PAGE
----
Fruit comes to us from strange places sometimes, it comes from places we don’t expect, but it also can come from places we actively avoid, and that’s what we’re going to look at over these next few weeks: fruit – spiritual fruit, fruit for our souls and lives, that comes from places in scripture we wouldn’t expect. Because, if we’re being honest, we’ve all got parts of scripture we like more than others and we’ve all got parts we tend to avoid for a variety of reasons. Some things we avoid because (and I hope I can say this without getting in trouble) its boring. Some parts of the Bible are just more exciting and interesting than others. Some things we avoid because its uncomfortable or outdated – these books were written a long time ago and there are some things that don’t seem to fit with what we know about the world now. Some things we avoid because we don’t understand them, and then some things we avoid because we do understand them and we don’t like what they say. Now that last one is a whole series in itself but we’re going to try tackle some of the common things that come up in those first three during January and February.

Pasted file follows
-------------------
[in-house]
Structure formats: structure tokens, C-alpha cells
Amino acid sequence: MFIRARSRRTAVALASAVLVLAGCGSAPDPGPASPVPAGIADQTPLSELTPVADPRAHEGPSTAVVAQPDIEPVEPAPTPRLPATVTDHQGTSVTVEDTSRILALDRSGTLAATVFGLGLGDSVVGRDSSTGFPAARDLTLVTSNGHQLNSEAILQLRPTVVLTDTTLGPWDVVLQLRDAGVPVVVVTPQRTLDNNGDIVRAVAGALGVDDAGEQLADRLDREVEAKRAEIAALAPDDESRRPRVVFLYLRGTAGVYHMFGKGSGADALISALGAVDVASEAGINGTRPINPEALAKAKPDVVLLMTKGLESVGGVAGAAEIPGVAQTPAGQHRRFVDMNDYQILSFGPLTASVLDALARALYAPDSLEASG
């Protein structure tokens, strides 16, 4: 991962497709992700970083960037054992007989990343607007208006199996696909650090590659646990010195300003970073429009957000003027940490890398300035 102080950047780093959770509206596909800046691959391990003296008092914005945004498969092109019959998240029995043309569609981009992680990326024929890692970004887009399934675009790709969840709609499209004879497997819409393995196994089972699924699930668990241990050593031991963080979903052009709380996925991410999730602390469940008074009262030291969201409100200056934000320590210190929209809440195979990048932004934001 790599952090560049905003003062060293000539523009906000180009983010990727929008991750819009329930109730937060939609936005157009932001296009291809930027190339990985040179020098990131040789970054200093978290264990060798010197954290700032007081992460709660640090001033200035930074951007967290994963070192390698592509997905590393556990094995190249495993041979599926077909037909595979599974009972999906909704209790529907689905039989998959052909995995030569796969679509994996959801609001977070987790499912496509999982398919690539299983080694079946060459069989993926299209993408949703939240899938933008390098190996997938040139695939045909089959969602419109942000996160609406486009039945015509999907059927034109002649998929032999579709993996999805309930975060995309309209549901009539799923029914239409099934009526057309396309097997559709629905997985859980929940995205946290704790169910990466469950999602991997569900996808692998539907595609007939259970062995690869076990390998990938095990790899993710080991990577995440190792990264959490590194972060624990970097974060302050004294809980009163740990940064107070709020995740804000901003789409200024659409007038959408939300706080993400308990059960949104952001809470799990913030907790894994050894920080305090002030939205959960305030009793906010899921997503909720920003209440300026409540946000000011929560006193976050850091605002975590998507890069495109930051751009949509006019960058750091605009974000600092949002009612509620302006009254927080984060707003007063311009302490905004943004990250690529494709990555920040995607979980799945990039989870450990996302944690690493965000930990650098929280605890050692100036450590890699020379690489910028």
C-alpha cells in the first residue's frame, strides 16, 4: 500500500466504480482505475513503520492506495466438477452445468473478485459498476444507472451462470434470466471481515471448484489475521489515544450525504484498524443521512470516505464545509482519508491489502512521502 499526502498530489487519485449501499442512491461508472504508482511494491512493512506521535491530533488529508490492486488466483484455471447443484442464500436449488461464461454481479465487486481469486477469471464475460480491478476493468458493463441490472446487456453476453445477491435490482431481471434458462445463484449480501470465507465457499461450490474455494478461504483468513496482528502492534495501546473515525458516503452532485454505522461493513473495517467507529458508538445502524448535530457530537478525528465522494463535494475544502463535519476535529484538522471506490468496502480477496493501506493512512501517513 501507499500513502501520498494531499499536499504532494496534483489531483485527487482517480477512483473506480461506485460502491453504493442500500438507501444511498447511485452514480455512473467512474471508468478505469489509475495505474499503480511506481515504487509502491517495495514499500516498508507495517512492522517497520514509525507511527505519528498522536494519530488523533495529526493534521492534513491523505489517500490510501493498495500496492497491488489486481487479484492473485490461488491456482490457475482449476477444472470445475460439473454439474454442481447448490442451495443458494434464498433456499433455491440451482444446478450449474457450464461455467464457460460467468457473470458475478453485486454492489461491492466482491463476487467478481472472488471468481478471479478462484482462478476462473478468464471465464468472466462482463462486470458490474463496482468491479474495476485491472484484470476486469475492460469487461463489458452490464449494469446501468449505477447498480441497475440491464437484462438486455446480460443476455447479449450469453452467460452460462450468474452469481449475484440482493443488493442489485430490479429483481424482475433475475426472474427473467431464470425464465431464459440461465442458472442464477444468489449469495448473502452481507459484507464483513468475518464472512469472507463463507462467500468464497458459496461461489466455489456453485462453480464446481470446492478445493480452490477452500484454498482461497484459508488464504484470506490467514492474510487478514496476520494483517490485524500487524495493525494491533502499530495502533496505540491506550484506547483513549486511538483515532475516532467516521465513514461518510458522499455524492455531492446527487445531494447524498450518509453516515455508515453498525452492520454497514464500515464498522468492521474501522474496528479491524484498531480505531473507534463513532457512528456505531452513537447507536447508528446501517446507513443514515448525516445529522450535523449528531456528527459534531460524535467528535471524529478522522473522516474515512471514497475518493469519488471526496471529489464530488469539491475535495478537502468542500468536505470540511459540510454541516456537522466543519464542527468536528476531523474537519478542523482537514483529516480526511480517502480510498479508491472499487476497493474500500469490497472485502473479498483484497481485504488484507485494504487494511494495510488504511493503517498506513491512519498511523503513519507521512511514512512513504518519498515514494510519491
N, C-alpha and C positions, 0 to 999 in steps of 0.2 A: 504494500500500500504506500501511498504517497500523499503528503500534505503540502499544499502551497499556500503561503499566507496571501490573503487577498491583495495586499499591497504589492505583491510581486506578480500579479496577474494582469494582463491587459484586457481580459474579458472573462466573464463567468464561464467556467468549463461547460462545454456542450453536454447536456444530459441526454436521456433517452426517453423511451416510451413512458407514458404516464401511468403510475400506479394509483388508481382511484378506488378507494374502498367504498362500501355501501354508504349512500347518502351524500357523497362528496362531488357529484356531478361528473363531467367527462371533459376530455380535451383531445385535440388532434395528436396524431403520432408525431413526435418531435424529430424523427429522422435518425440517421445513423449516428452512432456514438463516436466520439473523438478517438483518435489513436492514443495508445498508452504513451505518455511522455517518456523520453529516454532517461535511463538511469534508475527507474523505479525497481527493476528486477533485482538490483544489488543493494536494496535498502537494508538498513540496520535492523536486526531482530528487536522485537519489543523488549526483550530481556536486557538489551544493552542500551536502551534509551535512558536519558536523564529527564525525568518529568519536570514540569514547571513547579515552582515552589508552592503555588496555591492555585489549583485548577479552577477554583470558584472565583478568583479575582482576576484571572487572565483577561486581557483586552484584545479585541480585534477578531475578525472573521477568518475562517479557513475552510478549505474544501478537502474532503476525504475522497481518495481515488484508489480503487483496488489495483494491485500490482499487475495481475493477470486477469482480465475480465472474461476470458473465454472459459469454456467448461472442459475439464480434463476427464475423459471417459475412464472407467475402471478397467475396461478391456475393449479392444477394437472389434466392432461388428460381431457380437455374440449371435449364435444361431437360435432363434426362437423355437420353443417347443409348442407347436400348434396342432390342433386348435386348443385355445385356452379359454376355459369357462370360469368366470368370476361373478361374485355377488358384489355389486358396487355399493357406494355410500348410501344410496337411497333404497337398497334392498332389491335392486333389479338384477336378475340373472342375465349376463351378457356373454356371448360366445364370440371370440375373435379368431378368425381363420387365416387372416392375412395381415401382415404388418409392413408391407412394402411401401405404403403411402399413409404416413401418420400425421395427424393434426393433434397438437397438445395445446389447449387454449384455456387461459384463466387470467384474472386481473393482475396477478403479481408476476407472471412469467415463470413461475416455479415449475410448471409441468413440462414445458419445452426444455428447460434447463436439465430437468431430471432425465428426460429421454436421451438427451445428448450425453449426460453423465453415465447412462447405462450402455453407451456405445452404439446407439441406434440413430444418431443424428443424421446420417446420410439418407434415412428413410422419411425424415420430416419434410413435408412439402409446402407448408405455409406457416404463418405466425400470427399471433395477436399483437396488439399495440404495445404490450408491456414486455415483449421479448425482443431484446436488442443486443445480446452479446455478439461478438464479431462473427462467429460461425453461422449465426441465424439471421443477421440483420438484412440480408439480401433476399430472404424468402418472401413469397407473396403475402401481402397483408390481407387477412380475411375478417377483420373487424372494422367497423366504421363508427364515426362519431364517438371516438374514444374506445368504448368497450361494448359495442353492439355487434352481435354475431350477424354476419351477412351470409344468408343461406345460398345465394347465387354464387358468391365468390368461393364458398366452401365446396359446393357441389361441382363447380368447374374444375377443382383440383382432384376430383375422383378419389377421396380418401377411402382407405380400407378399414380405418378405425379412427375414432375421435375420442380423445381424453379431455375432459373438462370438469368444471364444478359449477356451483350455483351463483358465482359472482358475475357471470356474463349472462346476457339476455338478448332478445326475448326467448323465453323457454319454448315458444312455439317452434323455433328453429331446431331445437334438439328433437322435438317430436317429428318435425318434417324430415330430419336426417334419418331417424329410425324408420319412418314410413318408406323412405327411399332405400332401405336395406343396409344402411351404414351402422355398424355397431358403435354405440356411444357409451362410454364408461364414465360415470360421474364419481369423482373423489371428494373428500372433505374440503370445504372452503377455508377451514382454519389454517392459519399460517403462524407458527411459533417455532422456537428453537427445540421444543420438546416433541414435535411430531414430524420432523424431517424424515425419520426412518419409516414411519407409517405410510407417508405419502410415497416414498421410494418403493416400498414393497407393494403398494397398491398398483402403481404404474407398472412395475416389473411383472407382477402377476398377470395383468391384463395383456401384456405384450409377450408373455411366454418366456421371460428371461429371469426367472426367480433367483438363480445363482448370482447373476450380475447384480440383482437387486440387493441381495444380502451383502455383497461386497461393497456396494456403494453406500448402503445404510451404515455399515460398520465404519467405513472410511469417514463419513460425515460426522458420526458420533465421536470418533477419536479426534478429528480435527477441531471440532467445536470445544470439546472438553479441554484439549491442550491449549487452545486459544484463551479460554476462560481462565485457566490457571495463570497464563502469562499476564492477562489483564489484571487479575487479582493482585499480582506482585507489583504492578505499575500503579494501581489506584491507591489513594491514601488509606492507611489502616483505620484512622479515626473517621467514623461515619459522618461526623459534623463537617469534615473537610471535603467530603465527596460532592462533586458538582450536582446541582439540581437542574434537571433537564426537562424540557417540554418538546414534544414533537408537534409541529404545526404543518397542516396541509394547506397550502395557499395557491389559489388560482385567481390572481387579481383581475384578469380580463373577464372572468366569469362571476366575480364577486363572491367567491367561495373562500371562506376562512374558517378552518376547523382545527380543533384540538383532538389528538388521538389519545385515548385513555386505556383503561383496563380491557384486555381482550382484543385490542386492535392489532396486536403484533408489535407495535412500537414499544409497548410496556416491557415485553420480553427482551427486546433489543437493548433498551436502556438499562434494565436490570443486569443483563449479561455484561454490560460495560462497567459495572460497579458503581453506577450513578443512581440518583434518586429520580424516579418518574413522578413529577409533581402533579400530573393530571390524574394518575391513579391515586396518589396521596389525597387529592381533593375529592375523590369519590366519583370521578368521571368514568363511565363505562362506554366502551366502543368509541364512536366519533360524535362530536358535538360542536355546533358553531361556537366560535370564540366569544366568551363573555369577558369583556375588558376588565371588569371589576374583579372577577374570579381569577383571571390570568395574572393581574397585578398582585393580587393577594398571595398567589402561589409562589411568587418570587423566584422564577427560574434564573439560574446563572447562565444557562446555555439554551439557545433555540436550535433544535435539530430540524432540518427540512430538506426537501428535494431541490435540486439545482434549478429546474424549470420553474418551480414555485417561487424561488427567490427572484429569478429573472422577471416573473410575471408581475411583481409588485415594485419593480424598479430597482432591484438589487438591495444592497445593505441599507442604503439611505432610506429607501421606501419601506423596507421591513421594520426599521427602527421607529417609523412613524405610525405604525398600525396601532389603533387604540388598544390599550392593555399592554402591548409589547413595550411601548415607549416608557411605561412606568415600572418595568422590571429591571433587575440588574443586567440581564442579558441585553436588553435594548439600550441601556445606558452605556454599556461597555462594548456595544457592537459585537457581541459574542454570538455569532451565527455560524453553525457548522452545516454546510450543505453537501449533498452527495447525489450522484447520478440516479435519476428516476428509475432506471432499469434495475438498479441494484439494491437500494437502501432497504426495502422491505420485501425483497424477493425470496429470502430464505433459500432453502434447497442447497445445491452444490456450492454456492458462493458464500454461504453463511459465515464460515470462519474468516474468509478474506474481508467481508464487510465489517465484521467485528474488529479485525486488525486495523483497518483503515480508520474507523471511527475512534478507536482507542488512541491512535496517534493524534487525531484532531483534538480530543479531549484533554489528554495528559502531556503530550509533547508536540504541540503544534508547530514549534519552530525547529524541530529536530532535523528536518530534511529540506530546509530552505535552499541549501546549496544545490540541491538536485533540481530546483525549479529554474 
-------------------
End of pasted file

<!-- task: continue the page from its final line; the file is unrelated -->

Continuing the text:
So, its January 6th. Perhaps some of us decided that in the New Year we’re going to be really committed to reading one chapter of scripture a day. We started in Genesis because it comes first and that’s how reading works. Day 1, Chapter 1 – God creates the heavens and the earth, great chapter, lots going on, easy read. Day 2, Chapter 2 – Creation continues, gets more personal, we’re introduced to Adam and Eve. Day 3 – conflict emerges. Adam and Eve eat the fruit they’ve been told not to, they get kicked out of paradise. Day 4 – the conflict escalates. Adam and Eve have children, one kills the other, the issue that caused them to be kicked out of Eden is taking root and getting worse. So at this point, if you’re just reading Genesis as book, as just a piece of literature telling a story, it is doing a great job. There’s a big event at the beginning gets you hooked, you meet characters that you are interested in, something goes wrong and then gets worse, now you’ve got the hook of the story: sin has caused humanity to be removed from paradise, the rest of the story is going to be about how they get back. That’s a story you want to read, you’re excited to see what happens next, you get to Day 5, Chapter 5 – “This is the written account of Adam’s family line.” Thirty-two verses in that chapter. THIRTY-TWO. That does not help momentum. If you submitted those first five chapters to a creative writing class chapter 5 would get ripped to shreds. And then it happens again and again, not just in Genesis but throughout scripture, the story gets interrupted by these lists. It happens right as the people get out of Egypt in Exodus, it happens right as they’re about the enter the promised land in Joshua, it happens for nine full chapters at the beginning of first Chronicles, it even shows up in the Gospels, Matthew and Luke both have these lists. And they seem to kill momentum and they seem really boring and they leave you saying “why? What’s the point?” At first glance they seem like a waste, but there are a couple of things that the genealogies do that are important for the text itself, and can also be important reminders for us.